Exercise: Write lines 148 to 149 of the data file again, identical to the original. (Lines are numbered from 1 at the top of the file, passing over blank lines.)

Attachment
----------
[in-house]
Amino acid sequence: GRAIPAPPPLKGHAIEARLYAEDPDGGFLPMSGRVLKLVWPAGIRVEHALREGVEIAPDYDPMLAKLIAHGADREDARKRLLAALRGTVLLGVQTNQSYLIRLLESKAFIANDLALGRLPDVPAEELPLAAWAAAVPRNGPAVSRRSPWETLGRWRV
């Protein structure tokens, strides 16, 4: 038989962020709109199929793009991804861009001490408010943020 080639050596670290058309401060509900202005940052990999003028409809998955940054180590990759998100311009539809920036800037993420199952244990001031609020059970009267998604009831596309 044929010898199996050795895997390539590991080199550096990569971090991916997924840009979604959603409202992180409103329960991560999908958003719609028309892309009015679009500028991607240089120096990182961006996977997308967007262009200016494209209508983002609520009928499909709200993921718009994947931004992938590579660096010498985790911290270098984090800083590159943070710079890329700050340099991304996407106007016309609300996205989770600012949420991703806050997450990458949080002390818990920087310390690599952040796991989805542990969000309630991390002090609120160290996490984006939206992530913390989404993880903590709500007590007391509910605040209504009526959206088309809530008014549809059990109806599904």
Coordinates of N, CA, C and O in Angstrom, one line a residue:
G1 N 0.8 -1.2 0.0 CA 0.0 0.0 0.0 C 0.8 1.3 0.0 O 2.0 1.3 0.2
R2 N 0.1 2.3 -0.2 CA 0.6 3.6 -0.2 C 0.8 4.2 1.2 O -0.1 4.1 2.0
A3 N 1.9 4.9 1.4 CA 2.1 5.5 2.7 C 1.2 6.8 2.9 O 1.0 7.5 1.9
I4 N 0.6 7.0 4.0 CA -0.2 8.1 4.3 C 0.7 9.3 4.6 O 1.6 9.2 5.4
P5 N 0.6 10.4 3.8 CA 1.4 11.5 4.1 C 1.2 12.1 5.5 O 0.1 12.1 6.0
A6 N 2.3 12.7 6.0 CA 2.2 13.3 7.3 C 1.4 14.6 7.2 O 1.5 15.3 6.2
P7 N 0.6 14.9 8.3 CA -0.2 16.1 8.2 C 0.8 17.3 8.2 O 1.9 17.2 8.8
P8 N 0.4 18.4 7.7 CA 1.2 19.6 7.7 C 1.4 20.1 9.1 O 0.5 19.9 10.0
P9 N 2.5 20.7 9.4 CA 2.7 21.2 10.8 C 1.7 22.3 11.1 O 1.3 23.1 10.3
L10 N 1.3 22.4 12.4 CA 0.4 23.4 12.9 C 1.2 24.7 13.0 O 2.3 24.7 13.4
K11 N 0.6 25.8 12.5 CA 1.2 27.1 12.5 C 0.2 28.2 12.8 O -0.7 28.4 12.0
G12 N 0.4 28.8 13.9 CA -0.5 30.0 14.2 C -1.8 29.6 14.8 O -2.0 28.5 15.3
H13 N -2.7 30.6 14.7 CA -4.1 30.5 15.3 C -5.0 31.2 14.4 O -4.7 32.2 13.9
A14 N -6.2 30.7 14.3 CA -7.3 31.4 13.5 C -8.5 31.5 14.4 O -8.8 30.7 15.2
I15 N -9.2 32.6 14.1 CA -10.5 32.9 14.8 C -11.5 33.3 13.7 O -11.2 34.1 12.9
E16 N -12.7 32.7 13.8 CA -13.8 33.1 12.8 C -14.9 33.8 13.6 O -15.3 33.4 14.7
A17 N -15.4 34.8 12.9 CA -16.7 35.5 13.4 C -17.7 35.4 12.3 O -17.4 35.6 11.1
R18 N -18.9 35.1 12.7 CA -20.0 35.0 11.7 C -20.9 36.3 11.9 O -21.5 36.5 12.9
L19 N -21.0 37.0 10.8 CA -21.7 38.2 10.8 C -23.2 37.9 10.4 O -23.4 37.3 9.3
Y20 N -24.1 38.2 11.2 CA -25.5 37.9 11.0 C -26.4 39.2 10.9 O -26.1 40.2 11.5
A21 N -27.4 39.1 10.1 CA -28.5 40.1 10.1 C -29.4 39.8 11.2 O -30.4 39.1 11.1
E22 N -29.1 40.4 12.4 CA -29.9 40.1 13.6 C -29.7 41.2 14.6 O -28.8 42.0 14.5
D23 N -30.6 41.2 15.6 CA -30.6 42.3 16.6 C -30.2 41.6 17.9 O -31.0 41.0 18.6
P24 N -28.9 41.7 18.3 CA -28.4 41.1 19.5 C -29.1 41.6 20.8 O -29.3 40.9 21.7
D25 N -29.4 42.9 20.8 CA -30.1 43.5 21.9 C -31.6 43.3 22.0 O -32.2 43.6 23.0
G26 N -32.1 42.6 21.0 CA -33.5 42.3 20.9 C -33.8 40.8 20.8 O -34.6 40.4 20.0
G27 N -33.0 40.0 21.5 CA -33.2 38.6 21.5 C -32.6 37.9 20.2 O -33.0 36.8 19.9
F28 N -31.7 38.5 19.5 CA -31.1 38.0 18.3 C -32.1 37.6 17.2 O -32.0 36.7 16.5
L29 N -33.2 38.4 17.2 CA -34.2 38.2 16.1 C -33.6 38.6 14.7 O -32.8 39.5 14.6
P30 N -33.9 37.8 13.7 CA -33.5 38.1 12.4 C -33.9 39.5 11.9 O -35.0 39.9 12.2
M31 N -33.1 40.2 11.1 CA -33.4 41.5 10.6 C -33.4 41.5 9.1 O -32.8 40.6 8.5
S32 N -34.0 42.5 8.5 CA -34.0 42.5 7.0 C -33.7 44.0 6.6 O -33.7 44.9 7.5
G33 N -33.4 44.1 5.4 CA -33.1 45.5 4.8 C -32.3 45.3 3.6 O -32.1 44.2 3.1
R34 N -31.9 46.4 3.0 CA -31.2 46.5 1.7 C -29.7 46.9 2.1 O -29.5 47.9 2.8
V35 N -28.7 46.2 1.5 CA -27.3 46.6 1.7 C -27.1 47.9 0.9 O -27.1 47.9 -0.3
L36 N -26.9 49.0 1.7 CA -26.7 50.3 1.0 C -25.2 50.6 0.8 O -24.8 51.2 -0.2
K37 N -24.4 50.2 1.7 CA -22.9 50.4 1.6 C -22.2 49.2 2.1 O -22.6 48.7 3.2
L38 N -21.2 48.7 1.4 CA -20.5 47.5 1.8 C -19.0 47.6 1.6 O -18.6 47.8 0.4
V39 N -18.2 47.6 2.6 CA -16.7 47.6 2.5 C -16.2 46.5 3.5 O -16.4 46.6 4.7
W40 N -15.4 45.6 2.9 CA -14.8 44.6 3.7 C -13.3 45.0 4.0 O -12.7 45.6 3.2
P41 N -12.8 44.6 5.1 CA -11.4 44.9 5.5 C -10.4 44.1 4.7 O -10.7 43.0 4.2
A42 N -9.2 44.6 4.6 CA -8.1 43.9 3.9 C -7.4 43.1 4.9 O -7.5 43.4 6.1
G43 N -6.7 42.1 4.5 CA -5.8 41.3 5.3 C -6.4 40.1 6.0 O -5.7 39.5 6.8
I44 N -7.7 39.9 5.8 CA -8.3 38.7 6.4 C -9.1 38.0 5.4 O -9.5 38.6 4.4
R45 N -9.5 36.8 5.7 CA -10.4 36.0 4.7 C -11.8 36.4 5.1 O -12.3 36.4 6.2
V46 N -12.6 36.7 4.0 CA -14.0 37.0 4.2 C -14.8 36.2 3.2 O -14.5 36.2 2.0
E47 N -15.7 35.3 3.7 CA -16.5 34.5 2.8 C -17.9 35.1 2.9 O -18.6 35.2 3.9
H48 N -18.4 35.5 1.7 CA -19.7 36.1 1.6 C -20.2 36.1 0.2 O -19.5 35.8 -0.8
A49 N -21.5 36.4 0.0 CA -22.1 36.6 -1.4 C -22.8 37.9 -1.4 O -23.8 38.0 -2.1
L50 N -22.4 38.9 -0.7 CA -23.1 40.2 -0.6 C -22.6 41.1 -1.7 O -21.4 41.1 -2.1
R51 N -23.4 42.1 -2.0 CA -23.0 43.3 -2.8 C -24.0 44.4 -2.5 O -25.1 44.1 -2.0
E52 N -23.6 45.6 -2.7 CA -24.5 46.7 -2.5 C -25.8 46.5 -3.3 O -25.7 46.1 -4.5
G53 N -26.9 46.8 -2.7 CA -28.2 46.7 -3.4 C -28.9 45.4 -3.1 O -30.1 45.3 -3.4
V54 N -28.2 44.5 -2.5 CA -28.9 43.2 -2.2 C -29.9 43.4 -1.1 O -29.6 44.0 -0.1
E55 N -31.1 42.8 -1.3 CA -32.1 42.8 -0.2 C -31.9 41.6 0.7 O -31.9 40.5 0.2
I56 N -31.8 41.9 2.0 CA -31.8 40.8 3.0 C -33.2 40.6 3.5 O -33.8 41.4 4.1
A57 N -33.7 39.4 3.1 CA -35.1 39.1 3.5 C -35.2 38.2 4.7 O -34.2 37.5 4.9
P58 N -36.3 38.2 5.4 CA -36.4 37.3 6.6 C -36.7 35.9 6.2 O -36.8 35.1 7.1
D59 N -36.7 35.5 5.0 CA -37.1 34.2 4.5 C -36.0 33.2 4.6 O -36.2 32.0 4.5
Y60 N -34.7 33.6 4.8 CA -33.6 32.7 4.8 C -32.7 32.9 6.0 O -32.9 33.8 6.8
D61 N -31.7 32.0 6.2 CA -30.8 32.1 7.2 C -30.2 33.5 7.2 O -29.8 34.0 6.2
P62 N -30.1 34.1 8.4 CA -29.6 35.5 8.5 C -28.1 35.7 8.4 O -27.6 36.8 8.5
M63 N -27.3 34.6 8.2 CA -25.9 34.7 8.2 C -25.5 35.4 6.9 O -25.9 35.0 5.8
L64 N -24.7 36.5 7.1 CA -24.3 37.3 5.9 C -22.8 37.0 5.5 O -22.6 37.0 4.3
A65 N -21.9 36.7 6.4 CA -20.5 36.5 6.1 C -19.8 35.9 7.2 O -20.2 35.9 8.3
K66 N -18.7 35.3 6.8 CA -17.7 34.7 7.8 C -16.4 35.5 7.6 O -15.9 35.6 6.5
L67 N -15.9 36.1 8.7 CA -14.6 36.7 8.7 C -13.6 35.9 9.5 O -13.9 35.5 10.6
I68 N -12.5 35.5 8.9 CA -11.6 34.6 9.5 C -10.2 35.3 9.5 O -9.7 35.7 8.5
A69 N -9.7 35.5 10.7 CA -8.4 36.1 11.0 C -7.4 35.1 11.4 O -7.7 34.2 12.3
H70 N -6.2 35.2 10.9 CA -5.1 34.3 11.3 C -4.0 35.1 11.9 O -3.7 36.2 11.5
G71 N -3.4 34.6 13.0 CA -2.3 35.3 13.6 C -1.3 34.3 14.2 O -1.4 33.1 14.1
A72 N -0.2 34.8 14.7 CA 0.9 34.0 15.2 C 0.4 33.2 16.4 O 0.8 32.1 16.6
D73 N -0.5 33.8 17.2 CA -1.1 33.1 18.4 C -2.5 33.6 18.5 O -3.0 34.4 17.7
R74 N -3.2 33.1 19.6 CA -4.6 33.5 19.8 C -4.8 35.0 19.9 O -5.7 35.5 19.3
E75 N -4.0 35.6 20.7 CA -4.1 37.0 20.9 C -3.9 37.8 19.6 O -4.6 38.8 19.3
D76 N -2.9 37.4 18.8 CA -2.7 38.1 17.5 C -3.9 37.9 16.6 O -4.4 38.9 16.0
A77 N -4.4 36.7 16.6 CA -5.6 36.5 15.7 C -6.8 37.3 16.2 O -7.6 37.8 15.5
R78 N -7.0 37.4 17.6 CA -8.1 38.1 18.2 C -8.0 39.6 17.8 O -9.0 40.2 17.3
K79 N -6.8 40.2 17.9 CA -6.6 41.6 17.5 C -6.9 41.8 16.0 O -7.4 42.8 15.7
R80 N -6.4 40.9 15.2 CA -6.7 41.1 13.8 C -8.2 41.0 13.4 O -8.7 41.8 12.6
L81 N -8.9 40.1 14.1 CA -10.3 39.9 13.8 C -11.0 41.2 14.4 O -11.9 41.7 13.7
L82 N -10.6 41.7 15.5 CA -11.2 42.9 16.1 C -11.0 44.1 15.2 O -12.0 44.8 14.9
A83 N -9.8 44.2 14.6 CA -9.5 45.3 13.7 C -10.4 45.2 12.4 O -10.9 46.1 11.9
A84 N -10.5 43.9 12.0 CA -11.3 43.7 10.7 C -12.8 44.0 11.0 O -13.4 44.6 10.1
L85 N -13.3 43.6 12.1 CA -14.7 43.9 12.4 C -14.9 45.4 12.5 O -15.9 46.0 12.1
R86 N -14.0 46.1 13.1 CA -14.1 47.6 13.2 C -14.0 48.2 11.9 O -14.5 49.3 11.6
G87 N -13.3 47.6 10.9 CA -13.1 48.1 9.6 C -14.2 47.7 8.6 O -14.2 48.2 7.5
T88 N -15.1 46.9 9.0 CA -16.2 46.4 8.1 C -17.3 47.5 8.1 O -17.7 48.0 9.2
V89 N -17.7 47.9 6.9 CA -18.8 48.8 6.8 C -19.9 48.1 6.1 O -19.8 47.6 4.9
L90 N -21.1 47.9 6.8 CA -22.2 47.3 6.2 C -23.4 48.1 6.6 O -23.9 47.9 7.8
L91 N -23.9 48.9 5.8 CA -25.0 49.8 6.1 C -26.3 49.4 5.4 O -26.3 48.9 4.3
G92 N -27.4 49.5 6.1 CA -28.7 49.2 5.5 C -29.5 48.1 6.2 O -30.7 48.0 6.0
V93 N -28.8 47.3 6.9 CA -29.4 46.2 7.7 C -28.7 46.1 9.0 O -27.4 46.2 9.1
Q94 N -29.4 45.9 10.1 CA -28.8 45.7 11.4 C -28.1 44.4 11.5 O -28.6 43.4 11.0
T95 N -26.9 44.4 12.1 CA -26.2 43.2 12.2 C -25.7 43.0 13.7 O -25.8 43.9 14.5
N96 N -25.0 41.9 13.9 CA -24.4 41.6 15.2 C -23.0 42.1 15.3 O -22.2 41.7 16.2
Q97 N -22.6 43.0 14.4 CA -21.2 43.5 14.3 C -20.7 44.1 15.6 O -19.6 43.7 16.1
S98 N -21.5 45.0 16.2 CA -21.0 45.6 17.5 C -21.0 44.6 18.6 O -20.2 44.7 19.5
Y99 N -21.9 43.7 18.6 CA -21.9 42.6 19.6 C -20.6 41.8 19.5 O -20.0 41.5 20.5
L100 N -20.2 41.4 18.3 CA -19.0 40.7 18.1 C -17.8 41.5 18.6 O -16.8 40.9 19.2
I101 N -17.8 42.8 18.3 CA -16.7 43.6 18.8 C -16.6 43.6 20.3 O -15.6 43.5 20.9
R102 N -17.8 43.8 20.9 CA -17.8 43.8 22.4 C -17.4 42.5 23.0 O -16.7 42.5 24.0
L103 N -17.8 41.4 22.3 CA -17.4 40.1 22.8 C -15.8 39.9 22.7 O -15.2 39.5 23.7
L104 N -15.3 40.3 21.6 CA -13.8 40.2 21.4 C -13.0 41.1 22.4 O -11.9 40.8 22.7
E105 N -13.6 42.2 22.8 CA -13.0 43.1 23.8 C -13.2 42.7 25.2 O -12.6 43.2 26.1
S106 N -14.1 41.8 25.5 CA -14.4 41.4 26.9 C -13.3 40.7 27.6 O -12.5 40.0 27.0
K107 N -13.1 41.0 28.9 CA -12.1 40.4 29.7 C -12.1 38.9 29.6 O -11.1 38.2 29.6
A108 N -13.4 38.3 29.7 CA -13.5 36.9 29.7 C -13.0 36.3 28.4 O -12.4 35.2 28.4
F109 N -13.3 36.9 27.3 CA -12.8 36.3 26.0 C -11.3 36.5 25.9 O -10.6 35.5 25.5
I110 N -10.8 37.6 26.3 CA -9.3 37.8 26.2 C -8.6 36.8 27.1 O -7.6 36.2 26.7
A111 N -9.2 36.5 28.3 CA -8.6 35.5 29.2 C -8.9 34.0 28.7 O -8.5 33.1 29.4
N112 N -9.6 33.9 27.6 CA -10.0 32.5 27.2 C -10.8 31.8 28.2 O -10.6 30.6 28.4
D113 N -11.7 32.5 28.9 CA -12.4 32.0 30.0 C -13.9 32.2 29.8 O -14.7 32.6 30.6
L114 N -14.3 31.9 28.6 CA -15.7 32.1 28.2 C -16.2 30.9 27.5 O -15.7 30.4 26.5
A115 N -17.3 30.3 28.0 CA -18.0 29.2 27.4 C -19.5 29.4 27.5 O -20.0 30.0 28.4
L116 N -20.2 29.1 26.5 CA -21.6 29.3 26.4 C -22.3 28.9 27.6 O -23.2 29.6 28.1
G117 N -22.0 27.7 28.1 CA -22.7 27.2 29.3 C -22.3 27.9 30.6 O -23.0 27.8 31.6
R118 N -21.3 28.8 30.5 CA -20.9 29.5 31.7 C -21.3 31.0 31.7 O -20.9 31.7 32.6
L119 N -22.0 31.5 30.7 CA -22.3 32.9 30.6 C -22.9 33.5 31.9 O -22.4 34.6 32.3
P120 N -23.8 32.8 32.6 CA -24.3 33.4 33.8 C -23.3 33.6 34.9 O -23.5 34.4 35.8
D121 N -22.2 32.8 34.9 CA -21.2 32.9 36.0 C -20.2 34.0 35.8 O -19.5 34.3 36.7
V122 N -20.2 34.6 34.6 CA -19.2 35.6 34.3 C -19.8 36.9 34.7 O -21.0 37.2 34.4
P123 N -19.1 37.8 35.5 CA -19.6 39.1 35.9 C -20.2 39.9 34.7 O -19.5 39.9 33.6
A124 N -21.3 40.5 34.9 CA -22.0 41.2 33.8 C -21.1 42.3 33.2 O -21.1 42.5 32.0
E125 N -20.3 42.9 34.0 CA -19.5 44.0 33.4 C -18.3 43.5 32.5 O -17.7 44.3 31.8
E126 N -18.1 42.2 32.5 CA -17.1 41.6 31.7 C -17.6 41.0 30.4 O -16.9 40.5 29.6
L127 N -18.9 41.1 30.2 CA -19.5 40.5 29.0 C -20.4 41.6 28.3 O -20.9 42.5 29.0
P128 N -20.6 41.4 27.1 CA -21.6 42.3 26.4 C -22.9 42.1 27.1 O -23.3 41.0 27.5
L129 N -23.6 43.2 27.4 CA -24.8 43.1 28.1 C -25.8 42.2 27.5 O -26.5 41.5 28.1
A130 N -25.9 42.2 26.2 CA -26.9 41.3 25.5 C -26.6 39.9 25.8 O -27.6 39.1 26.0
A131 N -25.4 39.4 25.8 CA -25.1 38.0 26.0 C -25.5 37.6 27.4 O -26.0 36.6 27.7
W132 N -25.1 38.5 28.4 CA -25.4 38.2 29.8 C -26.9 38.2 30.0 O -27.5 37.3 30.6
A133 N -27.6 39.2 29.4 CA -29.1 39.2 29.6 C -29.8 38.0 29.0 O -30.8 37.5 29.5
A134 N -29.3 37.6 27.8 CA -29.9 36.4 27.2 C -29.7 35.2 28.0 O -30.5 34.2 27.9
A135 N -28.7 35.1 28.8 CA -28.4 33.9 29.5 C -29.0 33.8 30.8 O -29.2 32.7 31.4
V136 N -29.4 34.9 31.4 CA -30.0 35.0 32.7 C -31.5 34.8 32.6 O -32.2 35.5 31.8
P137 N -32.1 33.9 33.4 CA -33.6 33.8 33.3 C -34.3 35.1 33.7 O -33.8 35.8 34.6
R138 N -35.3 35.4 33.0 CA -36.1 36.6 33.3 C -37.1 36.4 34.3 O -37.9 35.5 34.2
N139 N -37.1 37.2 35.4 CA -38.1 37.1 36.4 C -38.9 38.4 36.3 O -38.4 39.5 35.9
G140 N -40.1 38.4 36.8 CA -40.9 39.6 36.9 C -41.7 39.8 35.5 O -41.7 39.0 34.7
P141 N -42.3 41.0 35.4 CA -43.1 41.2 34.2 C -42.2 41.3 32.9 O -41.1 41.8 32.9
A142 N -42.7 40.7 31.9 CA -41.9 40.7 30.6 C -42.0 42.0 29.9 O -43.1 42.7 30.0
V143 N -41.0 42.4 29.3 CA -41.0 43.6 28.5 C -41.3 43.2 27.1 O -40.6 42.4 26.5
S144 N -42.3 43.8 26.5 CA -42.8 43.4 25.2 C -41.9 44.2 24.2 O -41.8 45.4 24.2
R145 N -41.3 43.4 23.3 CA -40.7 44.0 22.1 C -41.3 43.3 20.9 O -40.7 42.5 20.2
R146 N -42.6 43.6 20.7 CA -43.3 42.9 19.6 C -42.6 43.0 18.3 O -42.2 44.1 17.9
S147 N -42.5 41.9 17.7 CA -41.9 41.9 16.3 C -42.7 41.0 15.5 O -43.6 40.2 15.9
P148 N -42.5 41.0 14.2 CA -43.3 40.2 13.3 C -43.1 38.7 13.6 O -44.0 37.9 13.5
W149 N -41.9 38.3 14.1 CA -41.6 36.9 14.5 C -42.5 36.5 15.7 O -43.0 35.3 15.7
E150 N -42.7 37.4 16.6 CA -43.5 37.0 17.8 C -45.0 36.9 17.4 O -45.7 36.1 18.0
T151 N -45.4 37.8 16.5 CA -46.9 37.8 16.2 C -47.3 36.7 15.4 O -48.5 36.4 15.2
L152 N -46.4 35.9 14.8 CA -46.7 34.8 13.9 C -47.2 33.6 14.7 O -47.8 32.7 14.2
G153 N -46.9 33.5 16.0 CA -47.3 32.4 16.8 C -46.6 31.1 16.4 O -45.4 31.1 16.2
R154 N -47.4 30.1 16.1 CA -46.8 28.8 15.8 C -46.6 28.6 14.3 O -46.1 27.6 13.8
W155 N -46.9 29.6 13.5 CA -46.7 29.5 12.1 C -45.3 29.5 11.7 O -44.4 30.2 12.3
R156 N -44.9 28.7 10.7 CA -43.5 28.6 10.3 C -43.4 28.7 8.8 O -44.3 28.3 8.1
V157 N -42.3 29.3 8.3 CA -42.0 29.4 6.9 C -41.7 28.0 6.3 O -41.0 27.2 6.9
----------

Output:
S144 N -42.3 43.8 26.5 CA -42.8 43.4 25.2 C -41.9 44.2 24.2 O -41.8 45.4 24.2
R145 N -41.3 43.4 23.3 CA -40.7 44.0 22.1 C -41.3 43.3 20.9 O -40.7 42.5 20.2